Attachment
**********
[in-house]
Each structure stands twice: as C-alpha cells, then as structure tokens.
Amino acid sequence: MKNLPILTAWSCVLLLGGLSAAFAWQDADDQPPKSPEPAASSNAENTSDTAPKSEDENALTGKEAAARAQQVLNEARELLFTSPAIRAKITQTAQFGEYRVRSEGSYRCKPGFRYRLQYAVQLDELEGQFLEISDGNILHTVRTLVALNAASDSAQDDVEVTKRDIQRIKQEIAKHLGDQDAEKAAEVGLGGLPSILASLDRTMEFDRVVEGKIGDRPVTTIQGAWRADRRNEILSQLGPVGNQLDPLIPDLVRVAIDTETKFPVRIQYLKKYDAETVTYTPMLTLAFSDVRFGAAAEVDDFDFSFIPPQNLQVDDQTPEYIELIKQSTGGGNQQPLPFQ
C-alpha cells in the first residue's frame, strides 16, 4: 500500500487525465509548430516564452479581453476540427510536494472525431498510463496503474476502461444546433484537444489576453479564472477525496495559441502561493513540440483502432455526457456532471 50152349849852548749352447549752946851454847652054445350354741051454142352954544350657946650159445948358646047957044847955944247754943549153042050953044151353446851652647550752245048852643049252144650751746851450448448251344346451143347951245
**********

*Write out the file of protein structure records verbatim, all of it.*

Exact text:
[in-house]
Each structure stands twice: as C-alpha cells, then as structure tokens.
Amino acid sequence: MKNLPILTAWSCVLLLGGLSAAFAWQDADDQPPKSPEPAASSNAENTSDTAPKSEDENALTGKEAAARAQQVLNEARELLFTSPAIRAKITQTAQFGEYRVRSEGSYRCKPGFRYRLQYAVQLDELEGQFLEISDGNILHTVRTLVALNAASDSAQDDVEVTKRDIQRIKQEIAKHLGDQDAEKAAEVGLGGLPSILASLDRTMEFDRVVEGKIGDRPVTTIQGAWRADRRNEILSQLGPVGNQLDPLIPDLVRVAIDTETKFPVRIQYLKKYDAETVTYTPMLTLAFSDVRFGAAAEVDDFDFSFIPPQNLQVDDQTPEYIELIKQSTGGGNQQPLPFQ
C-alpha cells in the first residue's frame, strides 16, 4: 500500500487525465509548430516564452479581453476540427510536494472525431498510463496503474476502461444546433484537444489576453479564472477525496495559441502561493513540440483502432455526457456532471 50152349849852548749352447549752946851454847652054445350354741051454142352954544350657946650159445948358646047957044847955944247754943549153042050953044151353446851652647550752245048852643049252144650751746851450448448251344346451143347951245